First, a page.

Excel Conditional Formatting Question

I have a spreadsheet that has three columns where a client can type in a Yes or No answer. Based on those answers, I need a cell in a different column to change color. If the answer to all three questions is Yes, the cell is green. If the answer to only two questions is Yes, the cell is yellow. If only one or no cells is Yes, the cell is red.

In the past, the client has chosen either 1 for yes or 0 for no, which made formatting with a formula much easier. But we’d like to have the client simply type in Yes or No instead of 1 or 0.

I’ve tried to figure this out under conditional formatting, but have had no luck.

Any suggestions?

I was able to set this up as
Formula Is: =COUNTIF(B2:D2,“Yes”)=1

etc. This relies on the lookup cells being adjacent. If they’re not, the formula would be a bit more complex, but it should be doable the same way.

That worked perfectly!!! Thanks so much!

if they’re not adjacent - or if you just want to make it needlessly complex, you could:

Make the cell Red by default

Plug in =IF(C5=“yes”,1,0)+IF(D5=“yes”,1,0)+IF(E5=“yes”,1,0)=2
and choose format fill yellow under use a formula

Plug in =IF(C5=“yes”,1,0)+IF(D5=“yes”,1,0)+IF(E5=“yes”,1,0)=3
and have that format green

changing C5, D5, and E5 to whatever cells you wanted

or, if you didn’t mind having a number in the cell with the formatting, you could use the countif function or:
to place a number in the cell

and then use the default 3 color color scales conditional formatting, setting the min mid and max to the “number” settign and choosing values of 0,1,2 for red, yellow, green

or you could use that formula in a dummy cell and then reference it with a conditional formatting, so many options

SCS’s solution is much cleaner, but you can score more points with a longer formula

That doesn’t spit out green or yellow though, does it?

I think you would just use SCS’s formula multiple times, with defining different results as different fills. I would probably just default the cell to red and then use =2 to make it yellow and =3 to make it green

I used the formula with conditional formatting and changed the cell color based on the number output (green = 3, yellow = 2, red < 2) and it worked like a charm! :slight_smile:

Did you put the formula in the cell, or put the formula in the conditional formatting?

i.e. do you have the number of yes’s shown in the cell, or does the cell say something else?

That’s what the ‘etc.’ was for. I presumed that anyone already messing with conditional formatting in Excel could figure out how to write the other conditions based on that sample. :slight_smile:

Ah, of course.

I put the formula in conditional formatting. I have three rules set up, one for each color and the color changes based on the number of yes’s.

Hey, thanks. I’d been wondering how to do this.

An additional question:

If the “If” value is false, is there a way to make it so that it leaves the cell blank instead of showing “FALSE” or a zero?

In other words, how do you make a formula return a blank?
(Other than doing conditional formatting so that if the cell value is “0” then the font turns white. :stuck_out_tongue: )

Much different question than the OP but the idea is

=IF(A1=5,“It’s Five”,"")

**ETA: **Note that is a blank cell in the sense of “the users sees a blank cell.” It will not be considered blank for purposes of COUNTA, for example.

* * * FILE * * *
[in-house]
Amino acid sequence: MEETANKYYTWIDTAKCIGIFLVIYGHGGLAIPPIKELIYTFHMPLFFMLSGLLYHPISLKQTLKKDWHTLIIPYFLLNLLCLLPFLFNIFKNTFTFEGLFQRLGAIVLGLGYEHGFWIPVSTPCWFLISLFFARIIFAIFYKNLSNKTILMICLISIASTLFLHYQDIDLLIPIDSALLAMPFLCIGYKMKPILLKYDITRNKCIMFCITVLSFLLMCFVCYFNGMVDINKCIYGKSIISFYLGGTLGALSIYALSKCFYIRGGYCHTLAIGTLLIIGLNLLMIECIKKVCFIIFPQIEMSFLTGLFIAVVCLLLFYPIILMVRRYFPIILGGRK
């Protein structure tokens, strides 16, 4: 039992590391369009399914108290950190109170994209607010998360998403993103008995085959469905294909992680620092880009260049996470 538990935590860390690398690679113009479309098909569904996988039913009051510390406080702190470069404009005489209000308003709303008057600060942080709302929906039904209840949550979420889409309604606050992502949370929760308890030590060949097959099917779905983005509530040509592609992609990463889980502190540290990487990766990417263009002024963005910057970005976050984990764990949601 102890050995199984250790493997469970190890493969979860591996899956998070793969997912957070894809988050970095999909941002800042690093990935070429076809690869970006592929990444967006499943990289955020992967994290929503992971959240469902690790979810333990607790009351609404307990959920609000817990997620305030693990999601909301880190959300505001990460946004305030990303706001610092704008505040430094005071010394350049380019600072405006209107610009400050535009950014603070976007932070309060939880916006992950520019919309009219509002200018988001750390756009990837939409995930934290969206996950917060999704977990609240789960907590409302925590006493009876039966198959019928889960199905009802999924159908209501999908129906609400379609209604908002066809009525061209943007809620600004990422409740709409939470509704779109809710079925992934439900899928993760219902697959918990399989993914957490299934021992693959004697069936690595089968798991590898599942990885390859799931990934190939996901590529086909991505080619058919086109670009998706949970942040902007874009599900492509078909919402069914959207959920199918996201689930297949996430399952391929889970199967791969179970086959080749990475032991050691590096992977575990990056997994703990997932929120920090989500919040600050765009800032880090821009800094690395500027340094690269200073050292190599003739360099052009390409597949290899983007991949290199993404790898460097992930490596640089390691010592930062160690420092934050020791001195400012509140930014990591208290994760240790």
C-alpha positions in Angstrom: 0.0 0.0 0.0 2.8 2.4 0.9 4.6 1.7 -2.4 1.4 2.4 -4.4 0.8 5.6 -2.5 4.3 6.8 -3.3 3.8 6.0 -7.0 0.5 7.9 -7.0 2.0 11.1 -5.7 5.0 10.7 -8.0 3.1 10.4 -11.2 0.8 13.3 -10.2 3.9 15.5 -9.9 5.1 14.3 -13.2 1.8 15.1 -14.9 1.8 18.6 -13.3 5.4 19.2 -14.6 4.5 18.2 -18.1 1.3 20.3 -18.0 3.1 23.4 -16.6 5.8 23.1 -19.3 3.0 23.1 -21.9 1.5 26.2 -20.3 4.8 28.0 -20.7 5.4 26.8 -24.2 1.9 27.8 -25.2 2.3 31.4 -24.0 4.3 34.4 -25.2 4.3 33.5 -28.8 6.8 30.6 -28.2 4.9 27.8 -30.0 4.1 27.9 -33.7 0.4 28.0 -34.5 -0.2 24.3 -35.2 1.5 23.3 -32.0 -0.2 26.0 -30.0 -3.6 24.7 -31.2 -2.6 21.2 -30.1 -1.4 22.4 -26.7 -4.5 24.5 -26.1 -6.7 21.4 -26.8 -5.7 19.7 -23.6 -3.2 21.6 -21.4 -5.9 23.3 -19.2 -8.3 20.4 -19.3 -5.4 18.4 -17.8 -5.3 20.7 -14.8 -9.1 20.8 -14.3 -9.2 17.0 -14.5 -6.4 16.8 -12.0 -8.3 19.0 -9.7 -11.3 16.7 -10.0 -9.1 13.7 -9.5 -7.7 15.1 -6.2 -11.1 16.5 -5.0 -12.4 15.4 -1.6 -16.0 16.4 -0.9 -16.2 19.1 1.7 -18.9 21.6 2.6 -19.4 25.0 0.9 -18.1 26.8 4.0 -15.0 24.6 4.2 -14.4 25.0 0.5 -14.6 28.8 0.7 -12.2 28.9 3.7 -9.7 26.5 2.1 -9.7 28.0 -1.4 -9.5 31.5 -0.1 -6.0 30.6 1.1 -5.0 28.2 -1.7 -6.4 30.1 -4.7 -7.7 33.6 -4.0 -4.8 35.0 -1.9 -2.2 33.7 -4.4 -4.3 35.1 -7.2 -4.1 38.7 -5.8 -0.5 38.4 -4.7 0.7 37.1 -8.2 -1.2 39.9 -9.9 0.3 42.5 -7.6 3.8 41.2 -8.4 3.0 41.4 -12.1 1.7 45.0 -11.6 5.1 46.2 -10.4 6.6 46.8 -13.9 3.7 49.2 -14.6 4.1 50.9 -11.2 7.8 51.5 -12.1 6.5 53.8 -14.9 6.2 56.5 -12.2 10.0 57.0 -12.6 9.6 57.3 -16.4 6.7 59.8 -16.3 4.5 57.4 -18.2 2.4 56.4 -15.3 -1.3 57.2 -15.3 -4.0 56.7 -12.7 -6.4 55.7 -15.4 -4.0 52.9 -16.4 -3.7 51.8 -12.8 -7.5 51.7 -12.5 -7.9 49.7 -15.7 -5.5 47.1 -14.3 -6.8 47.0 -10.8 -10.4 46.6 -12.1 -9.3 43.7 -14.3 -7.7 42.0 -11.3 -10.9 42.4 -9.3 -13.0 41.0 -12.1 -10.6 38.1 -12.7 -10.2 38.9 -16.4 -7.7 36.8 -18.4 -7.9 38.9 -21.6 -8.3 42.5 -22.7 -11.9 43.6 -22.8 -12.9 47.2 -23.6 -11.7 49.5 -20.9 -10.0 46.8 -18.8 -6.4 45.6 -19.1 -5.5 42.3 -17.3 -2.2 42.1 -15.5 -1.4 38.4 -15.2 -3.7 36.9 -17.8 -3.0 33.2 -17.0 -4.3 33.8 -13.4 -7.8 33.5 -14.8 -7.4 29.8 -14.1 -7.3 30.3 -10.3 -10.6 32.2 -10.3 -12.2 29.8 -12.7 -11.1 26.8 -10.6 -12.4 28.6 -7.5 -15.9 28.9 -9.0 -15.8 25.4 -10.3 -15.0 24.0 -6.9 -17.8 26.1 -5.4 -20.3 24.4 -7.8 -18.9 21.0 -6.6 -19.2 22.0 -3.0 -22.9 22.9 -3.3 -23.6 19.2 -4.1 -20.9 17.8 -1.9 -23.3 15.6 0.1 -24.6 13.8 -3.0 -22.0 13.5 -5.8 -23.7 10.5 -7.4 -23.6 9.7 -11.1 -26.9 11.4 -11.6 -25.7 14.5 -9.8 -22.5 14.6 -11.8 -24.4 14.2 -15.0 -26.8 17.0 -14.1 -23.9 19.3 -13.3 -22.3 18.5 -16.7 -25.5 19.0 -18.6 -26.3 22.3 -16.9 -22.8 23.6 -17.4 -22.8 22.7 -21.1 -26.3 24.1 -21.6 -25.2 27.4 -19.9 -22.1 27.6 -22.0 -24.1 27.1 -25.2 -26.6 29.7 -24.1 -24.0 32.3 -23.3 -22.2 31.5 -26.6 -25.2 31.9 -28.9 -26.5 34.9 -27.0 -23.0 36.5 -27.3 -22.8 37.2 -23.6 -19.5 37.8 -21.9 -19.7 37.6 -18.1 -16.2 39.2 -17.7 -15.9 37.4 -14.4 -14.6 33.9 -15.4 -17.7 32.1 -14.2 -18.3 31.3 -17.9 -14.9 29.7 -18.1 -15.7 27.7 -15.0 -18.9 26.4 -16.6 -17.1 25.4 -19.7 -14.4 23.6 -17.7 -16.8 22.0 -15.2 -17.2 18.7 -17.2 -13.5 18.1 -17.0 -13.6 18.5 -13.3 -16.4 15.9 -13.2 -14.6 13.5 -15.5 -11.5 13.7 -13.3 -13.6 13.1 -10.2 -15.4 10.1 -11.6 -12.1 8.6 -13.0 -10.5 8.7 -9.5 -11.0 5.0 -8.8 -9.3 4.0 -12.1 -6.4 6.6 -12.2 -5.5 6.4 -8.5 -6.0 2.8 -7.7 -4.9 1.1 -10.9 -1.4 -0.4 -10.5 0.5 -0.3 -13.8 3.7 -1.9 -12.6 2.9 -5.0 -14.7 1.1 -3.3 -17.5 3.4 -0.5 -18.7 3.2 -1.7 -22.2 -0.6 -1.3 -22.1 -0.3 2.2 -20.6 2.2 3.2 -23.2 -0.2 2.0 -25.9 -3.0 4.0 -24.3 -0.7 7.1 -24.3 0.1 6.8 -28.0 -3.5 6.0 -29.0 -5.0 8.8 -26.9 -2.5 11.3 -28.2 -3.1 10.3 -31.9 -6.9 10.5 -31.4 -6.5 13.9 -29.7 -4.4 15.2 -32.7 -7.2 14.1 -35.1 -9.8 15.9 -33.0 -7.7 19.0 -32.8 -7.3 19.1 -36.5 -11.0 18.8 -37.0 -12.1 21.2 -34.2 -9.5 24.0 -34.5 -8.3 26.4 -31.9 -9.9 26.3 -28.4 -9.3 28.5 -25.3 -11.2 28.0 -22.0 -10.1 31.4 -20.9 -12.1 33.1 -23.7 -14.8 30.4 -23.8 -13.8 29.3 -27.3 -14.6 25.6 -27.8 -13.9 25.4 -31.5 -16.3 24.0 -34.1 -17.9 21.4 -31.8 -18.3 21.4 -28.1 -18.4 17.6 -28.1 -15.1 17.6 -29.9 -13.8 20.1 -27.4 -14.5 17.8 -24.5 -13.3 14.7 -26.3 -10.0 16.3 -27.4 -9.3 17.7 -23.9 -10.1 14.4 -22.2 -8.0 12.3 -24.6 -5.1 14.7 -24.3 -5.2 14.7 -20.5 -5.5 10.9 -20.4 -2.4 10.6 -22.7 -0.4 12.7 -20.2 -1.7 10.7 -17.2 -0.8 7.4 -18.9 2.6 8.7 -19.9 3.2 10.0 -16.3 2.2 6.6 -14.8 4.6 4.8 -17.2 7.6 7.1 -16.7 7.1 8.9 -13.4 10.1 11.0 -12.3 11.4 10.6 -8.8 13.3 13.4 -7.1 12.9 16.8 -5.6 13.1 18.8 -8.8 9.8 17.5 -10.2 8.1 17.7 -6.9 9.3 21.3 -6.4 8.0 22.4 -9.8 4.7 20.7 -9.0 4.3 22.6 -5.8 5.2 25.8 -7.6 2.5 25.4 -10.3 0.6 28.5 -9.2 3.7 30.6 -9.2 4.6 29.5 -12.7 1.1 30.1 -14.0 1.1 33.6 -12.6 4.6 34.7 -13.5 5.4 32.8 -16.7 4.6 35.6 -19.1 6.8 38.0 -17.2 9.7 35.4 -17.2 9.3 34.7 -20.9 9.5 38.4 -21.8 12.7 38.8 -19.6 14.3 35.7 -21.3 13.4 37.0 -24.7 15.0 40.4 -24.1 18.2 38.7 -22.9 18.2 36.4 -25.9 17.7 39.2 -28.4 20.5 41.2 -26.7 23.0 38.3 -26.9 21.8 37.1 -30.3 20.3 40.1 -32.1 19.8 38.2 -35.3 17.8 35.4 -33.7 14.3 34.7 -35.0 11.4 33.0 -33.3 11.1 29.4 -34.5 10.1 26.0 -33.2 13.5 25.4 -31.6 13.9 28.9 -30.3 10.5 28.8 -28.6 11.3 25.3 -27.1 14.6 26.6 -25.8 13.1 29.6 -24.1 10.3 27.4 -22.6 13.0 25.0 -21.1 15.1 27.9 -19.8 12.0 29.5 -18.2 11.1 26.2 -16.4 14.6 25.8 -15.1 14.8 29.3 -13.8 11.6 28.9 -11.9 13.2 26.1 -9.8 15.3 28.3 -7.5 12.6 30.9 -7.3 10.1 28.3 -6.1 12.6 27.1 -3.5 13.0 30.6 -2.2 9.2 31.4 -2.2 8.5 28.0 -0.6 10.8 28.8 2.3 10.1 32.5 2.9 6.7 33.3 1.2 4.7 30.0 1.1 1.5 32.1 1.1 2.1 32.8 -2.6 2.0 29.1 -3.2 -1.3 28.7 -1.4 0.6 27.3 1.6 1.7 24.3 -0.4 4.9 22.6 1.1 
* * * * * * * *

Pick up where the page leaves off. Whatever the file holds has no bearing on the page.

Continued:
But if you want to count the number of cells in a range that aren’t blank where you have cells that are “blank” from having a conditional statement where the result is “”, then just use counta(range)-countif(range,"")

However, if you have legitimately blank cells in there (just plain old empty), you will need to change those cells to ="" otherwise your count will come out too low as they will be ‘double-counted’ as blank

Yup. To better understand it, try reading the equation as the following (the parentheticals are what the text is referring to):

“If the cell I’m pointing to (A1) equals 5 (A1=5), then (the comma) say ‘It’s Five’, if not (the next comma), then say nothing (the “” part).”

It might be more clear if the equation was:

=IF(A1=5,“It’s Five”,“It’s Not Five”)

You can leave off the final clause (“It’s Not Five”) and if A1 isn’t 5 then it’ll spit out “FALSE”.

Actually, this muddies things since Green Bean specifically asked how to produce a blank* instead of* FALSE.

This is a common question and the answer is that Excel formulas can’t return an empty cell. You can do it with VBA but that’s a different beast.

But the question wasn’t how to make the cell empty, it was how to return a blank. Depends on why you need it blank, but blank and non-empty is perfectly appropriate for many purposes.

I interpreted the question like this…

suppose in cell F5 you have a formula like this:

=if(B5 <> A5, "different!", "")

…for most purposes, the zero-length string “” is good enough.

However, there is no function or special magic constant to replace the double quotes “” to make the cell F5 act as if there was nothing ever put there – empty or NULL (or “blank” in casual parlance) in other words. That’s how I interpreted “blank” in his question. I guess I read the question that way because anybody who ever asks about blank usually already knows about the the zero-length string. The poster inevitably responds with, *“I already know about the double quote trick but that doesn’t exactly do what I want blah blah *blah…”

Well, if it makes you feel better, I didn’t know about the double-quote thing. :slight_smile:

Thanks for your help, everyone.